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Originally published in Island Ad-Vantages, January 19, 2023
Right whales still declining despite protections
Adds climate change to species’ challenges

by Jack Beaudoin

In its latest five-year review, the National Marine Fisheries Service says existing efforts to protect North Atlantic right whales have proven inadequate and that the population continues to decline.

“The North Atlantic right whale faces continued threat of human caused mortality due to lethal interactions with commercial fisheries and vessel traffic,” concludes the review, released December 27, 2022. “There is also uncertainty regarding the effect of long-term sublethal entanglements, emerging environmental stressors including climate change, and the compounding effects of multiple continuous stressors that may be limiting North Atlantic right whale calving and recovery.”

Right whale protections have had a significant impact on the Maine lobster industry because of the danger that gear entanglement poses for the highly mobile mammals. While the review says that “mortalities and serious injuries of North Atlantic right whales in U.S. gear and first seen in U.S. waters” continue to contribute to the species’ decline and inability to recover, Maine lobstermen have argued that there have been no confirmed entanglements in Maine gear since 2004.

In 2022, a U.S. District judge decided that NMFS was not doing enough to prevent the extinction of right whales and ordered the agency to adopt new, stricter rules on the lobster fishery. Maine’s congressional delegation managed to pass federal legislation that delays new whale rules for six years and allocates about $55 million to develop ropeless fishing gear, among other things.

That money will also pay for research to figure out where, when and if the endangered North Atlantic right whale is in the Gulf of Maine. The NMFS five-year review noted that climate change may be moving whales—and their zooplankton diet (including C. finmarchicus, a copepod species)—out of the Gulf of Maine.

Scientists found “that the Gulf of Maine habitat would continue to decline in suitability until 2050 under a range of climate change scenarios,” the review says. “Similarly, models of future copepod density in the Gulf of Maine have predicted declines of up to 50 percent under high greenhouse gas emission scenarios by 2080-2100…It is clear that climate change does and will continue to have an impact on the availability, supply, aggregation, and distribution of C. finmarchicus, and North Atlantic right whale abundance.”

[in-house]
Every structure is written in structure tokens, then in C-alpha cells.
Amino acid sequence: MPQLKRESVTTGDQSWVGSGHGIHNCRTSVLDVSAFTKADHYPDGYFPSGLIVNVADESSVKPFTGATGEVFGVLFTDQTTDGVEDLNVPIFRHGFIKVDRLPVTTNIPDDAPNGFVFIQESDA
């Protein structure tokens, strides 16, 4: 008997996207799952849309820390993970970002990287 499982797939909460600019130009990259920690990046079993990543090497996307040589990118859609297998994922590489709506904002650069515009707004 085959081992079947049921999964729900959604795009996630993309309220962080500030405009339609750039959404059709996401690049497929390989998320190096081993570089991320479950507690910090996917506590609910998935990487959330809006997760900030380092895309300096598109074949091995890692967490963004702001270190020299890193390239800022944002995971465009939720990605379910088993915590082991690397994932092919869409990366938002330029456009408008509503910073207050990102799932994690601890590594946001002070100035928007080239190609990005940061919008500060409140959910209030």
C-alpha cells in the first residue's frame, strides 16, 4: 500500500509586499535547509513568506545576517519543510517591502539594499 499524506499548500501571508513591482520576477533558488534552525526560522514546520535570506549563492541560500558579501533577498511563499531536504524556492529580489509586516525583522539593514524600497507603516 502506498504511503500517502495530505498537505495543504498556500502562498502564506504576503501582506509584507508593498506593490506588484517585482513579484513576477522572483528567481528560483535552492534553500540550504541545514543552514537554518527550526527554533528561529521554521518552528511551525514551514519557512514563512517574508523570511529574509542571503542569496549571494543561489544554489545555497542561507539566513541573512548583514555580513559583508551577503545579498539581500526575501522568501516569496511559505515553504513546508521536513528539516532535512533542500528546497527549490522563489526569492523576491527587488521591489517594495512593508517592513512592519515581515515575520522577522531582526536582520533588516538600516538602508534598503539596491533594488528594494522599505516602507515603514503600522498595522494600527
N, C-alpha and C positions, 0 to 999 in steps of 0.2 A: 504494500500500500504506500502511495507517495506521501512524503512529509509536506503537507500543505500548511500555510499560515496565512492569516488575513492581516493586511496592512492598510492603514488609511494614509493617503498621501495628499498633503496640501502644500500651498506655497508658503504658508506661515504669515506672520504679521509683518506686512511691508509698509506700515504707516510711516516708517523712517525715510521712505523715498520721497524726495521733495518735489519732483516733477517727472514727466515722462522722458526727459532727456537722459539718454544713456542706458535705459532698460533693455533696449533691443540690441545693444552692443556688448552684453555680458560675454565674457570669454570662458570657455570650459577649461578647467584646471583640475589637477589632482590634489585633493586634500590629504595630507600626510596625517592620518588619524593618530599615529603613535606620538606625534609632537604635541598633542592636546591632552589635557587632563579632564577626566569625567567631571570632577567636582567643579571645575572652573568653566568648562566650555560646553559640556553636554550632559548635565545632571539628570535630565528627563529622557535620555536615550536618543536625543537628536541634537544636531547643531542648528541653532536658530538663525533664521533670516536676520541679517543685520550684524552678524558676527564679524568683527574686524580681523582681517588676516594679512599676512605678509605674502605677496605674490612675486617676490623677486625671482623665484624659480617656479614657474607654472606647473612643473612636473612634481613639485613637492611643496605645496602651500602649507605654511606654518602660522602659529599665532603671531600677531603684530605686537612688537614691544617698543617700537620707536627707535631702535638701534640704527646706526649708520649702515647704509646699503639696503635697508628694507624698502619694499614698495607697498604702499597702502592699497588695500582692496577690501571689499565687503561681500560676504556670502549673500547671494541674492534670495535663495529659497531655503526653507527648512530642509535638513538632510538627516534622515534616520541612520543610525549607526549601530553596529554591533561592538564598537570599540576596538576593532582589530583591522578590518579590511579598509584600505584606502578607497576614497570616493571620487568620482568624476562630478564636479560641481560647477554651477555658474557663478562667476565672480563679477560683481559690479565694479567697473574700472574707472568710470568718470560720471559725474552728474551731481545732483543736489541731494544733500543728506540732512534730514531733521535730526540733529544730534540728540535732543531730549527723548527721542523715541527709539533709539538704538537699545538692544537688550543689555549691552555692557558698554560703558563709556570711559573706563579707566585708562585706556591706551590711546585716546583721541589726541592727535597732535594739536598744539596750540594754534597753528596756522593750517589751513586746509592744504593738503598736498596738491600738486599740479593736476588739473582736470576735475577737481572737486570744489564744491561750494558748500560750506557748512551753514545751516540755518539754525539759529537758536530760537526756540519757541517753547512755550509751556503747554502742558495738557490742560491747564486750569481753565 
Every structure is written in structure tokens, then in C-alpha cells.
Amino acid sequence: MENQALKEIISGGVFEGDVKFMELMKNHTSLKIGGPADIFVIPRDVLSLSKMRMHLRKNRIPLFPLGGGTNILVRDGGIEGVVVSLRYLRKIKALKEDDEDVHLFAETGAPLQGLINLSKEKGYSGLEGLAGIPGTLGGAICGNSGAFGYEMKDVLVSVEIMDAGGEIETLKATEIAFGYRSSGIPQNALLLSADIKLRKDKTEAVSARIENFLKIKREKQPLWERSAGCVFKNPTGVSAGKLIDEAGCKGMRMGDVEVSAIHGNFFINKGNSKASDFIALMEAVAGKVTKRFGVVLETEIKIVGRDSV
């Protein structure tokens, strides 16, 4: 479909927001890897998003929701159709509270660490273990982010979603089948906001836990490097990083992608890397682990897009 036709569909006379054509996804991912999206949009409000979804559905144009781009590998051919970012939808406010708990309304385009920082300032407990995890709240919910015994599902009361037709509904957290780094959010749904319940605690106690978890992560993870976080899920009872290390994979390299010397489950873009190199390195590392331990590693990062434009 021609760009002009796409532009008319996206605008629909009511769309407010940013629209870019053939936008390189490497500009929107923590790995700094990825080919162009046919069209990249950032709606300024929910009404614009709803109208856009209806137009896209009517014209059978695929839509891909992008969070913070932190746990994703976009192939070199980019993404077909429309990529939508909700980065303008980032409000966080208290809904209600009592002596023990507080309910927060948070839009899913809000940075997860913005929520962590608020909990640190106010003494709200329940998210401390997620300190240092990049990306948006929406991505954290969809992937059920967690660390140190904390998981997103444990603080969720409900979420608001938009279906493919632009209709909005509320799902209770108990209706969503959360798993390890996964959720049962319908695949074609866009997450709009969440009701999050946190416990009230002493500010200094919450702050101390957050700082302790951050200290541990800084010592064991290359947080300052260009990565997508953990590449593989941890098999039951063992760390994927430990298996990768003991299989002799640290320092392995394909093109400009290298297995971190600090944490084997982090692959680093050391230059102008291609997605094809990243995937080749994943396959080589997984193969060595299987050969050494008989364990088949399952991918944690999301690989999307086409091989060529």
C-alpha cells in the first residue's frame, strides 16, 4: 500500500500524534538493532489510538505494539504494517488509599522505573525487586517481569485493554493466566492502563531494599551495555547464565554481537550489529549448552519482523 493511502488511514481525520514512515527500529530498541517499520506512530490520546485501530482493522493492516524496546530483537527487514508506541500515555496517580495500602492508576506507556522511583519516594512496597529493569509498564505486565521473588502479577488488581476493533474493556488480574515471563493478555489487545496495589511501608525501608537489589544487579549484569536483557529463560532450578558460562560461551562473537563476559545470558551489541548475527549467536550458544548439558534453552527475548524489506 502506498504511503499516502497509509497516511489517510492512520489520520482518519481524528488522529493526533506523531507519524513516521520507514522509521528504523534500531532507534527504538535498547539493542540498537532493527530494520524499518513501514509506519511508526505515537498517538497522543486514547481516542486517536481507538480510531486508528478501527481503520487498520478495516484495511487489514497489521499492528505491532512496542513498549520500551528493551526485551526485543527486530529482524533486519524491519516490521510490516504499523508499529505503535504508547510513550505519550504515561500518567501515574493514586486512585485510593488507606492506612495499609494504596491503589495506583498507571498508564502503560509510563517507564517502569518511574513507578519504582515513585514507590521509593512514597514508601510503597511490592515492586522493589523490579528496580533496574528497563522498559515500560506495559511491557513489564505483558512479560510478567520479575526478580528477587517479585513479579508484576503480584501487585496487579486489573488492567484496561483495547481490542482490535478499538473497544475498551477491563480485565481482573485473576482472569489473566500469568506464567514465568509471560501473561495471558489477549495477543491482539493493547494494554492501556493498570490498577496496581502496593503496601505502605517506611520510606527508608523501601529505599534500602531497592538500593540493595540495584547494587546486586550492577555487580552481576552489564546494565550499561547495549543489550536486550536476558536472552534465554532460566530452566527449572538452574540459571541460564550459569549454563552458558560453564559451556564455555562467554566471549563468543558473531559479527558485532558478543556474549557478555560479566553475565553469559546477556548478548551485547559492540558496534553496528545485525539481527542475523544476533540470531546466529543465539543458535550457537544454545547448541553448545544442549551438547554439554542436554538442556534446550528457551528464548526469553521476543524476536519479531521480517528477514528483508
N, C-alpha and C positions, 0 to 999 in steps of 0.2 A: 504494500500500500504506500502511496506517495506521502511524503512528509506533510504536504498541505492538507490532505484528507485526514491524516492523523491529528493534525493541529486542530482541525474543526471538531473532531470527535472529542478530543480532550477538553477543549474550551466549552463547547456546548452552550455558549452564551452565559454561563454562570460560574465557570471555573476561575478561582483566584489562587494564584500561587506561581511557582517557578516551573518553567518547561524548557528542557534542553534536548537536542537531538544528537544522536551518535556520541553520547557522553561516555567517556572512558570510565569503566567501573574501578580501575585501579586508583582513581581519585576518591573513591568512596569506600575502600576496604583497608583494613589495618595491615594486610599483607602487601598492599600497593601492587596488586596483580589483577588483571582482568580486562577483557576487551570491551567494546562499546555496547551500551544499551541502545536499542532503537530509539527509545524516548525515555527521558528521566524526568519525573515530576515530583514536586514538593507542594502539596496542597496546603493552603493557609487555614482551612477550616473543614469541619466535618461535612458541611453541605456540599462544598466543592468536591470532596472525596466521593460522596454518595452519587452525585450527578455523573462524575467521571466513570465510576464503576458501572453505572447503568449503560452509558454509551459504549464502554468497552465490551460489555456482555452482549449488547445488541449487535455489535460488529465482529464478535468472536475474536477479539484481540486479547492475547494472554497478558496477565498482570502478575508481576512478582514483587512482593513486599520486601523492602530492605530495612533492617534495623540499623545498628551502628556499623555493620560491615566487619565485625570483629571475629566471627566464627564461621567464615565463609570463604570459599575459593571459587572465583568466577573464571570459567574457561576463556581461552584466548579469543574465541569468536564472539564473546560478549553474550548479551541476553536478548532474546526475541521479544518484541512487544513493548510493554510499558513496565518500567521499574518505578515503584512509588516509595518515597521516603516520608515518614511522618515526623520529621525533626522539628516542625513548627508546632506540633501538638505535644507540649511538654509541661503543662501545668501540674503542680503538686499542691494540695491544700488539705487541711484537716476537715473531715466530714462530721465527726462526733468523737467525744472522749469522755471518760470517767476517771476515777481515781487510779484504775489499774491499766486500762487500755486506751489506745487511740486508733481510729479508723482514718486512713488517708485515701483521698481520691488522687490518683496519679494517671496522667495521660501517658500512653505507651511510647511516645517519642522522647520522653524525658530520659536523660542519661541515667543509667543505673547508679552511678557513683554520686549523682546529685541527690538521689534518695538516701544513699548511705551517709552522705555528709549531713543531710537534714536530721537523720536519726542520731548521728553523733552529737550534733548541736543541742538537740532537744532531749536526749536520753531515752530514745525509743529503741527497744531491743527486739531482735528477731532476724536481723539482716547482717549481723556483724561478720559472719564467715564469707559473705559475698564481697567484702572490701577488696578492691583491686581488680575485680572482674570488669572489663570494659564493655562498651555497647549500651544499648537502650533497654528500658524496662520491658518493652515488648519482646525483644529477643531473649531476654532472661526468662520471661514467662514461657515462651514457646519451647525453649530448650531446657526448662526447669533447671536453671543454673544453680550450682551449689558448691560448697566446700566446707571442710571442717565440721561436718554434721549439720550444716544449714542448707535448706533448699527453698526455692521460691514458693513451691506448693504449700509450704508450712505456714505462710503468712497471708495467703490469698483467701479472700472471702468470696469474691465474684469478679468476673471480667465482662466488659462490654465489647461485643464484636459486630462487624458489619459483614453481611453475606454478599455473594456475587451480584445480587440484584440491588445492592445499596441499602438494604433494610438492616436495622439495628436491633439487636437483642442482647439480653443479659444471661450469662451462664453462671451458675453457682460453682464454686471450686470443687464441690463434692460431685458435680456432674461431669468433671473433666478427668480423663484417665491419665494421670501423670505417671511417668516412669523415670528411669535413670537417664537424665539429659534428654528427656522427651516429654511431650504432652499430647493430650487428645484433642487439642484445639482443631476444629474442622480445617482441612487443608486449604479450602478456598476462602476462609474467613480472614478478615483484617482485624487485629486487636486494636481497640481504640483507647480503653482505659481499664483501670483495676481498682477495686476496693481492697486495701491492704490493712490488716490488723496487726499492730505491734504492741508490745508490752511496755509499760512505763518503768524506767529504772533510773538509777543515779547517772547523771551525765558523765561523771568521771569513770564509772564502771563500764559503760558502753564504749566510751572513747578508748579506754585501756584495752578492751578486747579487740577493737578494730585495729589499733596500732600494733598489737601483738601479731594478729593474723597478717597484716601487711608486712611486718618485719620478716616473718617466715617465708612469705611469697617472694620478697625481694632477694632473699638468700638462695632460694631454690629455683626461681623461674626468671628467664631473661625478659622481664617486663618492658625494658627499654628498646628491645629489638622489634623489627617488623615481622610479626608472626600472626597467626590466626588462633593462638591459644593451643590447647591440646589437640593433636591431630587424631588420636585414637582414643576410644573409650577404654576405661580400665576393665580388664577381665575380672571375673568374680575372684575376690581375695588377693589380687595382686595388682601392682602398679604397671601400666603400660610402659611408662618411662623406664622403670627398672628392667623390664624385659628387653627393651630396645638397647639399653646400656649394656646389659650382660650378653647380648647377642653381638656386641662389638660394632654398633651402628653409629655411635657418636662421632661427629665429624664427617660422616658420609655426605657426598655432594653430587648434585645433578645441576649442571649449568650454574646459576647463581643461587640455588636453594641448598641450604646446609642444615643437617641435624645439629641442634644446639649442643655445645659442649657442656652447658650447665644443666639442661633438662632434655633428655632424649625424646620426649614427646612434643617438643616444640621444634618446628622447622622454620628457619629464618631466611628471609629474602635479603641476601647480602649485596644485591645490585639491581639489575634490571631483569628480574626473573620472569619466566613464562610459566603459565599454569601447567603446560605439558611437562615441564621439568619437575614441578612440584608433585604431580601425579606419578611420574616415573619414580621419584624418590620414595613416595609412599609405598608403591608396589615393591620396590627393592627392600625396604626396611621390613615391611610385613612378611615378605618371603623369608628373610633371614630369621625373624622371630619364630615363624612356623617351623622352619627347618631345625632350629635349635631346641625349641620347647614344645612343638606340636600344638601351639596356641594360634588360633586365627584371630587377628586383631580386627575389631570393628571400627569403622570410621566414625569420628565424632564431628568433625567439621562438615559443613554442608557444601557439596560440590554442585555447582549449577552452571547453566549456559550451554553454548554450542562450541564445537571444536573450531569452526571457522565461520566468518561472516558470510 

Recommendations for the future

Under section 4(c)(2) of the Endangered Species Act (ESA), NMFS is required to conduct a review of all endangered and threatened species at least once every five years to assess whether the current listing status remains accurate. The previous review was issued in 2017. Northern right whales have been listed as endangered since the ESA was passed in 1973.

Nearly 50 years after the original determination, agency officials “conclude that no change to the listing status is warranted at this time” and thus North Atlantic right whales will remain officially “endangered.”

An October 2022 report card released by the North Atlantic Right Whale Consortium (NARWC) estimated that by the end of 2021, only 340 North Atlantic right whales remained alive. While only 15 new calves were born in 2022—equaling the average number of annual births recorded over the last three decades—the NMFS review reported no known mortalities in 2022.

The review concludes with 16 recommendations for future actions, including improved monitoring of the right whale population, better tagging solutions to track individual whales, more study of the impacts of climate on migratory and feeding patterns and “research and implement gear modifications that reduce impacts of fishing gear on North Atlantic right whales and inform management for the development of more finely scaled commercial fisheries regulations.”